Provide For Your Family. Control Your Estate. Save Costs.
If you want to control your property while you are alive and able, take care of yourself and your loved ones even after becoming disabled, and give what you have to whom you want, the way you want, and when you want, all while saving tax dollars, professional fees, and court costs, then you need good estate planning. Chris Guymon can help.
We don’t plan out estates for ourselves; we plan them for our family and close friends. Everyone you love has a unique relationship with you, and therefore, they are going to remember your “last wishes” all a little bit differently. Your passing will be one of the hardest things they go through; don’t make them think about your “stuff” or force them to make big decisions while they’re going through this because you didn’t have a plan in place. They will fight, relationships will be damaged, and it can all be avoided with simple, quick, and affordable estate planning and trust set up.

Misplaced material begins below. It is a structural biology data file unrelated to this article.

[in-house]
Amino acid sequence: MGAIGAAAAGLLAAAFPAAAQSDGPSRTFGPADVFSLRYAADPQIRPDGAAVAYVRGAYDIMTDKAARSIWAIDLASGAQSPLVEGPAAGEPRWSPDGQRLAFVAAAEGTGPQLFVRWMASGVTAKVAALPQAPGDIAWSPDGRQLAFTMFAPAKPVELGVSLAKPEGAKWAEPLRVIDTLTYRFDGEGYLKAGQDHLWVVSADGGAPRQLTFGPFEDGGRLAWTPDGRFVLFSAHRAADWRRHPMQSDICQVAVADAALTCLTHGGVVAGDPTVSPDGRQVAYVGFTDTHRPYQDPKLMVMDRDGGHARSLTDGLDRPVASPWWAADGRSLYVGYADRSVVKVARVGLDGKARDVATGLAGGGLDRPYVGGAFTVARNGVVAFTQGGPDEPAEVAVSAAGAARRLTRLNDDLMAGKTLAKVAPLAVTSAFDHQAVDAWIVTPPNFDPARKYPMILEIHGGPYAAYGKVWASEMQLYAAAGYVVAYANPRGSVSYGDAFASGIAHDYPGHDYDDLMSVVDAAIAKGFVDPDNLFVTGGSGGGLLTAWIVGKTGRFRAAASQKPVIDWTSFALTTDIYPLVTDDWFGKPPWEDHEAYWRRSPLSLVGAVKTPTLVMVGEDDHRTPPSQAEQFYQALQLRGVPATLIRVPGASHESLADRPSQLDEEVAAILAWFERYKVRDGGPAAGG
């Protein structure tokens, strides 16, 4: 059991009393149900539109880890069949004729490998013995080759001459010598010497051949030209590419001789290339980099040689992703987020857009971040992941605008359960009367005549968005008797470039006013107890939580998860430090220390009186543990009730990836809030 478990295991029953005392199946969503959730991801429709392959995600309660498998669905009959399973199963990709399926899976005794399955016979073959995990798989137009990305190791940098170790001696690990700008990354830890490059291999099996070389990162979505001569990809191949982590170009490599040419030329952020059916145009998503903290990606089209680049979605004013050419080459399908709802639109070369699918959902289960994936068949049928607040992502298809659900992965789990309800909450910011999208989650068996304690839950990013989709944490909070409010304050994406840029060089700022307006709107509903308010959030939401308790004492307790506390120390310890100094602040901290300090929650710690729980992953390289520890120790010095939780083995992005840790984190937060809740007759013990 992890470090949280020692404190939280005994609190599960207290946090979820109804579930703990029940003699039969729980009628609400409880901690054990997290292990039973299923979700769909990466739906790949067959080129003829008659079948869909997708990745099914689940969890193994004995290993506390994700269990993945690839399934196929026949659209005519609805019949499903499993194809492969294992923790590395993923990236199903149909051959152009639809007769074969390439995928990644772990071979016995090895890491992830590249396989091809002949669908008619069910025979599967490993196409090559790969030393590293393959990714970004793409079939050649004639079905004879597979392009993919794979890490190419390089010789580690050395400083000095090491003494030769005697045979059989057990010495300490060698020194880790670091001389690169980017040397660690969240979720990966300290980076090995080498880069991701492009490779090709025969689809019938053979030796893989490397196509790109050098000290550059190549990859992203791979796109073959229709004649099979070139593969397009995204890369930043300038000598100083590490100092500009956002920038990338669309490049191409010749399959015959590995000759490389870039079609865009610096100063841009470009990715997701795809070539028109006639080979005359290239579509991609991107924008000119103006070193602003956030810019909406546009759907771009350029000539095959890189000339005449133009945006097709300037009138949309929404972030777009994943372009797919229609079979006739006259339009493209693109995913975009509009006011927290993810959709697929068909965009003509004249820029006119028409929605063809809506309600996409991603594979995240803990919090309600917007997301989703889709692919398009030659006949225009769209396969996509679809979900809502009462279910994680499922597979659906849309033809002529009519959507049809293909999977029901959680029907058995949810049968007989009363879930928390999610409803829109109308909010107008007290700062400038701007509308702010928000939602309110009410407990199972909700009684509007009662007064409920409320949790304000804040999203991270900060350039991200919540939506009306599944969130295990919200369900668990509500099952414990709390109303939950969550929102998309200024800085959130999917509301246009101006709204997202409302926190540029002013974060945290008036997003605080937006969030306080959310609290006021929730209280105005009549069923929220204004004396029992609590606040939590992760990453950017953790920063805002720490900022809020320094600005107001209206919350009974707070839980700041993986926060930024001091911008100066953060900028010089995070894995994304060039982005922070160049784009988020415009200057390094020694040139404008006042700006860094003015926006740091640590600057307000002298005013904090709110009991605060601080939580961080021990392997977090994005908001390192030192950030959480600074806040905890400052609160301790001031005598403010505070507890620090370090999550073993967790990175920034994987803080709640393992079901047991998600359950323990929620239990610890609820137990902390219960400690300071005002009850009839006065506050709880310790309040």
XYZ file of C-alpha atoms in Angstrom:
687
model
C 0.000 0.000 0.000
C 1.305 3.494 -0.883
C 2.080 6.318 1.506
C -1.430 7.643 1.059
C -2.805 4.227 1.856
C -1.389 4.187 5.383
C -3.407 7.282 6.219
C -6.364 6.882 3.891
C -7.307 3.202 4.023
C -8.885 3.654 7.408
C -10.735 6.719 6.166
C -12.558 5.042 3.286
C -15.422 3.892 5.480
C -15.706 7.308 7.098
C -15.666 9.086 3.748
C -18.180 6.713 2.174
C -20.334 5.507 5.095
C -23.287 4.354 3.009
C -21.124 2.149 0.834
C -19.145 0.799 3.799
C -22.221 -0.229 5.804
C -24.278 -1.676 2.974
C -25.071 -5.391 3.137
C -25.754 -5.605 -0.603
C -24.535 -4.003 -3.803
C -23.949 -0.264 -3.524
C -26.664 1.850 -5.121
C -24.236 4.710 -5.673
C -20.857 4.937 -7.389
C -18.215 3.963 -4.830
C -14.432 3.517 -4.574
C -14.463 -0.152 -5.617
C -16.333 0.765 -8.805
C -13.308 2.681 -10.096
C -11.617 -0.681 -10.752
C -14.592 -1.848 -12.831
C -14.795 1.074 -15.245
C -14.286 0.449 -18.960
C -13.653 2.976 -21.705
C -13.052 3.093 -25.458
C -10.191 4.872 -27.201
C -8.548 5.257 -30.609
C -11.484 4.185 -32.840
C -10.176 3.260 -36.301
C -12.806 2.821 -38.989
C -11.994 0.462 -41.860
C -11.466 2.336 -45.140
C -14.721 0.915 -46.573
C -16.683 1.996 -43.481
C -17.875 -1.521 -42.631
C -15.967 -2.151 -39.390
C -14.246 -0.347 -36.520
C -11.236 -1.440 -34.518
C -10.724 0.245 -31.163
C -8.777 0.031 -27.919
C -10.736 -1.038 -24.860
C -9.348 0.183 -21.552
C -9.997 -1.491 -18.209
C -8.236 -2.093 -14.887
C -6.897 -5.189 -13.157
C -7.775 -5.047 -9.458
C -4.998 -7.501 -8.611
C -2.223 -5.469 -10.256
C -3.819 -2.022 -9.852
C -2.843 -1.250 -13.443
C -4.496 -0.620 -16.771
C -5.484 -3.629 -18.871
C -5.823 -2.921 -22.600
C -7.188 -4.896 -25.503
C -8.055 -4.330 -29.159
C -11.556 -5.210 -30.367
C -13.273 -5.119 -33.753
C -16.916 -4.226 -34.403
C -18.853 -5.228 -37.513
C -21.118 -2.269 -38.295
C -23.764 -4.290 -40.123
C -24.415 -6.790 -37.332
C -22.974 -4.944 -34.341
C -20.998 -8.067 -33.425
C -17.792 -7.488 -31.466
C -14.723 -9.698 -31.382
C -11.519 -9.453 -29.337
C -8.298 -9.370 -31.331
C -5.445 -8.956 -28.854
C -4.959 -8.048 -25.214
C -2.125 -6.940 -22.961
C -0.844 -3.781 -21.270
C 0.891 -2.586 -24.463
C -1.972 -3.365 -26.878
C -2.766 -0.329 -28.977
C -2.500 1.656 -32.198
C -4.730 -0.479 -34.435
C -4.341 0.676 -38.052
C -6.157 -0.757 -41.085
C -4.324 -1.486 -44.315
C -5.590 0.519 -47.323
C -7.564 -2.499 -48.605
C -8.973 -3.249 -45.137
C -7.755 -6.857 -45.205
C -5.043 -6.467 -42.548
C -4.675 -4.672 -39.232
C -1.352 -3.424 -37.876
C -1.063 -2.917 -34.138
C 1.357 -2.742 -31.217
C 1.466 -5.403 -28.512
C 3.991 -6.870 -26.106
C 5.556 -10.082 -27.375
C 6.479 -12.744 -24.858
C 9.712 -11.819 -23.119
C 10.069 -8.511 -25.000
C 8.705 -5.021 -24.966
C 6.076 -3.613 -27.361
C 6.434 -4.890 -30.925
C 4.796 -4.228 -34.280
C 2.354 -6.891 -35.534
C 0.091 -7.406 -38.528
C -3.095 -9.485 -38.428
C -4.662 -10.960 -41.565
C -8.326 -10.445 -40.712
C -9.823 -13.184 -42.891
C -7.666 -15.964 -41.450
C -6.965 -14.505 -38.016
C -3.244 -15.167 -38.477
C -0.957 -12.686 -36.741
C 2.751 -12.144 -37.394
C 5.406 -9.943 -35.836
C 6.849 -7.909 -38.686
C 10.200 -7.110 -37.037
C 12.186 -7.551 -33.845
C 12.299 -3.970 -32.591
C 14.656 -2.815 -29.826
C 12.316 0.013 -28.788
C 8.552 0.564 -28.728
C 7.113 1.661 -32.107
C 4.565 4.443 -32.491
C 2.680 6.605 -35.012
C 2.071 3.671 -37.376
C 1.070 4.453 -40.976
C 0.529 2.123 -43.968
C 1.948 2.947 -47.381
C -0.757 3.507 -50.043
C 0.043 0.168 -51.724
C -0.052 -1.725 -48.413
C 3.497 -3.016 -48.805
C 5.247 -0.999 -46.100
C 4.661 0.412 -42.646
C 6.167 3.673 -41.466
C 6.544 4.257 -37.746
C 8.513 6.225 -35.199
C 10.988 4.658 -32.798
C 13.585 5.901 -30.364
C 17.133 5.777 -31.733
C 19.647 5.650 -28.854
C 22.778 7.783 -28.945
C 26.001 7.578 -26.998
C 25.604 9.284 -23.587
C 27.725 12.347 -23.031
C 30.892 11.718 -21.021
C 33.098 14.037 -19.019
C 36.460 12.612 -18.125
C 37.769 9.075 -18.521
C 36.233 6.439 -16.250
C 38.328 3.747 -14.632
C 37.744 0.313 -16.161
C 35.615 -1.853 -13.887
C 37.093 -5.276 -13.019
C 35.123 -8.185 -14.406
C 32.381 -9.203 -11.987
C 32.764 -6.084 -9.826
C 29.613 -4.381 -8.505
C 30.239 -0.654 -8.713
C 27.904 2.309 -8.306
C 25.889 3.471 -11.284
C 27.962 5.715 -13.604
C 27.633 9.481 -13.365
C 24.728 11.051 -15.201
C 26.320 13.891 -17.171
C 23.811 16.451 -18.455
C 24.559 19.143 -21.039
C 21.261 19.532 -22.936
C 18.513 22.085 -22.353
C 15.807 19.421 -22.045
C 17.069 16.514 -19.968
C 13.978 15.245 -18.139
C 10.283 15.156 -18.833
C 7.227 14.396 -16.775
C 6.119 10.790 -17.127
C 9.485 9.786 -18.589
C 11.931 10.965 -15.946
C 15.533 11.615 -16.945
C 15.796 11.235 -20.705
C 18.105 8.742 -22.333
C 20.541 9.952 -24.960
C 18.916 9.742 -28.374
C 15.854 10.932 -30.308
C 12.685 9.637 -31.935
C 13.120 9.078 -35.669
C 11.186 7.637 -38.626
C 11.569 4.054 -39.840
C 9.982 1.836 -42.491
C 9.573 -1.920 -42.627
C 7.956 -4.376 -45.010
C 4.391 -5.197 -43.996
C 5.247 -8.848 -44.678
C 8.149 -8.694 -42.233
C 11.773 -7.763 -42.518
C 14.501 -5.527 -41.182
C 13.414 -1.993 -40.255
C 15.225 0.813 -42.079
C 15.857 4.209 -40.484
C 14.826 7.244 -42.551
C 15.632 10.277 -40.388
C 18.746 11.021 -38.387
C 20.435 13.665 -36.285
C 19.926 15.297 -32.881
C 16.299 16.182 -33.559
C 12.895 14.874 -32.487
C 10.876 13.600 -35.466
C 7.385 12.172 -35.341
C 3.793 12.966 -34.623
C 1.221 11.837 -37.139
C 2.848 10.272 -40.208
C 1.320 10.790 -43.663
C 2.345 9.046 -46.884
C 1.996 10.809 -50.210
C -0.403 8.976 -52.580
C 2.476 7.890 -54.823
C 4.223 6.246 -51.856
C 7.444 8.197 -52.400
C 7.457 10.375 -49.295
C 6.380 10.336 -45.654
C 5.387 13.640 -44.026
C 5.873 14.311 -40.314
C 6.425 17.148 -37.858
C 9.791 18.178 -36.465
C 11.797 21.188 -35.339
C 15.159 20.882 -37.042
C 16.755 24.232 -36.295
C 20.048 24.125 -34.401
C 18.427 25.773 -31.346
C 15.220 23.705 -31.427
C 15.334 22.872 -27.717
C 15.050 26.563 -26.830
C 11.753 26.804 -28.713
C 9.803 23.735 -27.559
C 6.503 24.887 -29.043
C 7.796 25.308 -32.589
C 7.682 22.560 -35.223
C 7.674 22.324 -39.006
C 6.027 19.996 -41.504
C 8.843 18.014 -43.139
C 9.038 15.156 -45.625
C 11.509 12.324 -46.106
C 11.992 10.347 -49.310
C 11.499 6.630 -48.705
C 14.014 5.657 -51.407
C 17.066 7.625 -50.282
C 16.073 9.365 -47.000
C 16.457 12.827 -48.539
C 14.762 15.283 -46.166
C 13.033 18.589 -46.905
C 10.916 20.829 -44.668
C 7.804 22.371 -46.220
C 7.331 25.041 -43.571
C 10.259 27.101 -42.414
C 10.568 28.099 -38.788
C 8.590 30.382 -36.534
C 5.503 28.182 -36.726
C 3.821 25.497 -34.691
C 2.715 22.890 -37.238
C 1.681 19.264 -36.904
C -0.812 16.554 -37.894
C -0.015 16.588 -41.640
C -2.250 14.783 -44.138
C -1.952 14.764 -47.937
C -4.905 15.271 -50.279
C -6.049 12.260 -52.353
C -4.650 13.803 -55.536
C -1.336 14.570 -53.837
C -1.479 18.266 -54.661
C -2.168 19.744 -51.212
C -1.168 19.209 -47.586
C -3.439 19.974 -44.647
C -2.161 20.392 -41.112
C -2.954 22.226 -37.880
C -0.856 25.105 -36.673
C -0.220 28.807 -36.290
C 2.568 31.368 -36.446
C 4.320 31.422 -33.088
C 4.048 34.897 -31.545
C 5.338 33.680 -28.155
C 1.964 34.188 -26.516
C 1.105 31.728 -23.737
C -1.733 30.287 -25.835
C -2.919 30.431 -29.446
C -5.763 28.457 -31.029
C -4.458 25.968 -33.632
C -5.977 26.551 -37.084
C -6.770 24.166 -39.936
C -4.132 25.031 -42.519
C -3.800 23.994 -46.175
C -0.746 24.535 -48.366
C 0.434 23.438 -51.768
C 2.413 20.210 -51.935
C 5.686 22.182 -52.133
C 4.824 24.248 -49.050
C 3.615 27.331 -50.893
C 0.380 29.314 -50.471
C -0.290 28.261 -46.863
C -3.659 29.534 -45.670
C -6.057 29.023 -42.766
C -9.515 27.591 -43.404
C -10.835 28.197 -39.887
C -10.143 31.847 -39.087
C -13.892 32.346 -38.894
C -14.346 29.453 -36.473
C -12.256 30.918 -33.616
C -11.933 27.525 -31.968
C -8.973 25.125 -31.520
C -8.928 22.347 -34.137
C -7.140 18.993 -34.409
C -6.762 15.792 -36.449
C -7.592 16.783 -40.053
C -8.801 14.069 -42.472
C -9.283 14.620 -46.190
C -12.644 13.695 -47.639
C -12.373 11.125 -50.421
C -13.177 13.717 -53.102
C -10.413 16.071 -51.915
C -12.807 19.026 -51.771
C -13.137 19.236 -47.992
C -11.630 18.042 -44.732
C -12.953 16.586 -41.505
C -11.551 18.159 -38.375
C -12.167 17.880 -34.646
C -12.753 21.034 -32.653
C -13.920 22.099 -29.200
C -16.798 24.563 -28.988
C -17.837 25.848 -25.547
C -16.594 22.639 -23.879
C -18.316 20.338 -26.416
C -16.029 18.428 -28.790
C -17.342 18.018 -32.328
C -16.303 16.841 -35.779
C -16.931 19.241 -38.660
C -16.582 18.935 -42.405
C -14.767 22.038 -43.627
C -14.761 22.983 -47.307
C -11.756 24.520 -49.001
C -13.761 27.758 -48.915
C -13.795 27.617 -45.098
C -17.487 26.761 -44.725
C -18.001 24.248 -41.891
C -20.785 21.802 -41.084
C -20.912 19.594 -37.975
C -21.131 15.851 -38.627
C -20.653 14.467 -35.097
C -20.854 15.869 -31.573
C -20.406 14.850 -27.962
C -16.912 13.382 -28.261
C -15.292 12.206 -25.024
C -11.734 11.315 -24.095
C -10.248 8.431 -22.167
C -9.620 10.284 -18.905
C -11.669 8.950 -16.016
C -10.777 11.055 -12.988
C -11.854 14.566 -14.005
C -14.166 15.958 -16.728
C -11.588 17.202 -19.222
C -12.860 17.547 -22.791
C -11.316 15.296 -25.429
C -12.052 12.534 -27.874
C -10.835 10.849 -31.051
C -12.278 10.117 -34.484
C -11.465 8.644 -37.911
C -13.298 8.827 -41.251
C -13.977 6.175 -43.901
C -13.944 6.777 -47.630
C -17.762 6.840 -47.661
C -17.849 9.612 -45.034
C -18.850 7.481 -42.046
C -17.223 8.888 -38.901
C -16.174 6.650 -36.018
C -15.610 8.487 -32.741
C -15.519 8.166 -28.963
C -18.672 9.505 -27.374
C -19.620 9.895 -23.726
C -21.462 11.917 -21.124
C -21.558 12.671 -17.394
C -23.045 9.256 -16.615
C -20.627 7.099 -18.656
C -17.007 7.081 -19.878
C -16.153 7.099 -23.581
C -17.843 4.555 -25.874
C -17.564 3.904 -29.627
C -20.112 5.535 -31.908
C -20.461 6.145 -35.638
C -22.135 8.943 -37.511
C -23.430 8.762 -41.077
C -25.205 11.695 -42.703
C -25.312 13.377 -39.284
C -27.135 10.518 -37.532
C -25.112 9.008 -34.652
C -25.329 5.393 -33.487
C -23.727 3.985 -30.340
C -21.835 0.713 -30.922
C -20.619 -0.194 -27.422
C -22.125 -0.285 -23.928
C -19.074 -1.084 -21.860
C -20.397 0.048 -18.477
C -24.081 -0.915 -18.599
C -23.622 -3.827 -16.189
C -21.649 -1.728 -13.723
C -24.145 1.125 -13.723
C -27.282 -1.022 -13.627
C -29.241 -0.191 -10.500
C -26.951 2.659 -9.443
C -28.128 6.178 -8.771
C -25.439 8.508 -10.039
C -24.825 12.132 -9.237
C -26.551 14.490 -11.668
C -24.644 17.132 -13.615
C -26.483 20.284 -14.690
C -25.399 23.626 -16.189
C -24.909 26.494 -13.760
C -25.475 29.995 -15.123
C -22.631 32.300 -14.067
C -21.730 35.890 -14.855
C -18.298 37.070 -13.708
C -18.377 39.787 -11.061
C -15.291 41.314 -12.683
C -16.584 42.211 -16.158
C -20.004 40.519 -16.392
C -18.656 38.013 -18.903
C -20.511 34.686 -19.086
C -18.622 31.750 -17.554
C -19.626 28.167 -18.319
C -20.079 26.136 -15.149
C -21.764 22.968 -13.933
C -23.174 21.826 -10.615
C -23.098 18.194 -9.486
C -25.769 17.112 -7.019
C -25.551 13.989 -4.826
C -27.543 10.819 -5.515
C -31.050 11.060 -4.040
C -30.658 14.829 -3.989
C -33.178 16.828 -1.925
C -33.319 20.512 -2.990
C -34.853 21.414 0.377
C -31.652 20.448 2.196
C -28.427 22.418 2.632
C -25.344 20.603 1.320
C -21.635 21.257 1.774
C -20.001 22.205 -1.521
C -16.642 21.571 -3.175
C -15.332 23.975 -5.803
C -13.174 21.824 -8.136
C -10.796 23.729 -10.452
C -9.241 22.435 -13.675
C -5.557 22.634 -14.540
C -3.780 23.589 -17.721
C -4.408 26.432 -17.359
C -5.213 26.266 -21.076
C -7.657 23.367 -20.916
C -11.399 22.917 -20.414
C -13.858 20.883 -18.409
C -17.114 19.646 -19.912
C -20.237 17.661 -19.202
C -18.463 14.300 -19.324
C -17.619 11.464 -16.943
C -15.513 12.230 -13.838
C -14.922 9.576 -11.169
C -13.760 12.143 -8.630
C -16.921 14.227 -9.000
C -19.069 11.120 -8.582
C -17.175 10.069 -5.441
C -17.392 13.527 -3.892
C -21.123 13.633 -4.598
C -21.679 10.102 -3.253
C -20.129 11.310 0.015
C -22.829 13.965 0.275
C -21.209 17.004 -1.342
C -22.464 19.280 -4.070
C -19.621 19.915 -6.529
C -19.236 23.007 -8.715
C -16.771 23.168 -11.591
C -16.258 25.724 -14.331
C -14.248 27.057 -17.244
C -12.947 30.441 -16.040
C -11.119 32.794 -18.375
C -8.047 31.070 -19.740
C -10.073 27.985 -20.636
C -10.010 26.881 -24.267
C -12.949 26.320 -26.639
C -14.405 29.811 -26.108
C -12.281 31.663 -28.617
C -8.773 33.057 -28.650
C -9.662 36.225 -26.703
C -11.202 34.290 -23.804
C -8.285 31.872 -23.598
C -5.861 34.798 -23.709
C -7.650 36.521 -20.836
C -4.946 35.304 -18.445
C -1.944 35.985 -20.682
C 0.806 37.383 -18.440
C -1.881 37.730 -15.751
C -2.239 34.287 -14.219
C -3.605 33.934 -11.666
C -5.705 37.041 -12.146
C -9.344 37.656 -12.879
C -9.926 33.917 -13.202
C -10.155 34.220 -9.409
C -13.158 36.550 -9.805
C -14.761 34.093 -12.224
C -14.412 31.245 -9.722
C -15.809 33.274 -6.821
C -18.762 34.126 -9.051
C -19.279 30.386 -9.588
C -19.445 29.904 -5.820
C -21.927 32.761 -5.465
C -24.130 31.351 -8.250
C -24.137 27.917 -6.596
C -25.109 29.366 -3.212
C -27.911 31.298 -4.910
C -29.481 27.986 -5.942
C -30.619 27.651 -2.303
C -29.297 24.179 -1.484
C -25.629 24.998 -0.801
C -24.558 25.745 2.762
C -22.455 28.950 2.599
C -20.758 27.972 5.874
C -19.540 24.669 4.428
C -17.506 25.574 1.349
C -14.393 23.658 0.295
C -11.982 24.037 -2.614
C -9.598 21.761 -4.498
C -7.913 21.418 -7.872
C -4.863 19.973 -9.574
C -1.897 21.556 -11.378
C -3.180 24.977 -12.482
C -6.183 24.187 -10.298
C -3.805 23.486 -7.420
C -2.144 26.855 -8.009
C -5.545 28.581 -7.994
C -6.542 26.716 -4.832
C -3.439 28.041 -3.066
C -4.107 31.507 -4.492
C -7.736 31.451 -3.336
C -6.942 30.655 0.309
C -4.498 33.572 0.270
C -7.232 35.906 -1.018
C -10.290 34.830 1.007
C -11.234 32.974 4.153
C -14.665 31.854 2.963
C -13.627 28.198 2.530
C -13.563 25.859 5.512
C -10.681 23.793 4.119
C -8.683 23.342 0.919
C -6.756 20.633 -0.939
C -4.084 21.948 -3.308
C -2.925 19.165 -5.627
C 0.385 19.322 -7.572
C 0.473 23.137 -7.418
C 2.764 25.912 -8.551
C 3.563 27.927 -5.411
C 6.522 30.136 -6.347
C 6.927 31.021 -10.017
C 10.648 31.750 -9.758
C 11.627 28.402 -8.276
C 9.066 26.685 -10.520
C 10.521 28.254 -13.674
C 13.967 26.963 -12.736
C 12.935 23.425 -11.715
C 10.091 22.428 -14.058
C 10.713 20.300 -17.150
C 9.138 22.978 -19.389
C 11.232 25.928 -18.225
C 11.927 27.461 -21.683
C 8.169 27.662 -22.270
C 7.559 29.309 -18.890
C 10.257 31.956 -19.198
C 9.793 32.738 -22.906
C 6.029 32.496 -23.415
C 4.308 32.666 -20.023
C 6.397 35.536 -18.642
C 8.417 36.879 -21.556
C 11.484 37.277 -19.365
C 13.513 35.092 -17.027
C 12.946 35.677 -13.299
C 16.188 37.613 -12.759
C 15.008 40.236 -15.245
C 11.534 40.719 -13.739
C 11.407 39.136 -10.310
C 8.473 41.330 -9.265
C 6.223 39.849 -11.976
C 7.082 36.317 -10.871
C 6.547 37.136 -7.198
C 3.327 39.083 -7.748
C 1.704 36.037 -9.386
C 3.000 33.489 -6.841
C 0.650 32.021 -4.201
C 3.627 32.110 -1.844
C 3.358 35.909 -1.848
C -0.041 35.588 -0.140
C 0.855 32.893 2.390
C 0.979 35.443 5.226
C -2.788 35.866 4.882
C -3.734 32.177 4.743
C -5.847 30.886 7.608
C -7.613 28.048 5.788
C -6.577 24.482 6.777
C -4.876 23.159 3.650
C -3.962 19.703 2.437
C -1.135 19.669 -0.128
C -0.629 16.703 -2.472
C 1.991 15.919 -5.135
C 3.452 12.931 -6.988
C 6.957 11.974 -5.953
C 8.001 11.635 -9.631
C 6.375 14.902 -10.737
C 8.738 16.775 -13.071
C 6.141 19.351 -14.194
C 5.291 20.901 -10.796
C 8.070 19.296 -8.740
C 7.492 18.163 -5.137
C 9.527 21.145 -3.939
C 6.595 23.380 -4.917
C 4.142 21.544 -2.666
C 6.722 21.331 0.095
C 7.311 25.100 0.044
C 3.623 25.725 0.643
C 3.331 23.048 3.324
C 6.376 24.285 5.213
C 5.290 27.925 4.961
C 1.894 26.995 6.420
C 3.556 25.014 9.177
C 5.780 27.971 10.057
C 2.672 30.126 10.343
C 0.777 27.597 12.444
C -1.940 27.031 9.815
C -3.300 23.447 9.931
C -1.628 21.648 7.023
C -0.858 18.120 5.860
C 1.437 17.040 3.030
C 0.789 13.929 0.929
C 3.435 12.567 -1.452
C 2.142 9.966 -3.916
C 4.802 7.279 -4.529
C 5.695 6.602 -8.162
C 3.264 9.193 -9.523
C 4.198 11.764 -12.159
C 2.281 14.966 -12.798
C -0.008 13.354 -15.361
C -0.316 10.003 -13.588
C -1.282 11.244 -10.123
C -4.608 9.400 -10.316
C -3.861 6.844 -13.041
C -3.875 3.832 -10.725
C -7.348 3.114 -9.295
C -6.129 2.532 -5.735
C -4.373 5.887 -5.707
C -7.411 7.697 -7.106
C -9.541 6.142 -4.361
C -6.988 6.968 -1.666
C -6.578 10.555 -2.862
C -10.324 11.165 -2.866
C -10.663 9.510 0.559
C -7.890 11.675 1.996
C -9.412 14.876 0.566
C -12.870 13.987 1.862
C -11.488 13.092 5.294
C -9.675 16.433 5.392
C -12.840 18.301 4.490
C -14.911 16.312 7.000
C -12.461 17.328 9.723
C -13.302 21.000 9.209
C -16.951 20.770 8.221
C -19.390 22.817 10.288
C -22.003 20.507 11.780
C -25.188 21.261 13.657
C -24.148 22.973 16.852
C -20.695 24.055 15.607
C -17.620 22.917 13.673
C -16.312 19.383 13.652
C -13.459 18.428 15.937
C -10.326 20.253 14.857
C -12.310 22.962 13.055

When you hire me you’ll receive (1) personalized guidance in planning your estate, (2) an integrated, “family” approach where I have conversations with family members while mom and dad are alive to smooth over any concerns and protect those relationships, (3) the highest quality Estate Plans at competitive pricing thanks to my Wealth Counsel membership, and (4) an upfront pricing structure so there are no surprises. Gun trusts are also available.
- Living Wills
- Gun Trusts
- Medical Directives
- Durable Power of Attorney
- Beneficiary Designations
- Joint Ownership Issues
What is a Will?
A will is written legal instructions to the court that allows you to do the following:
- Name the people and organizations that you choose to receive your property;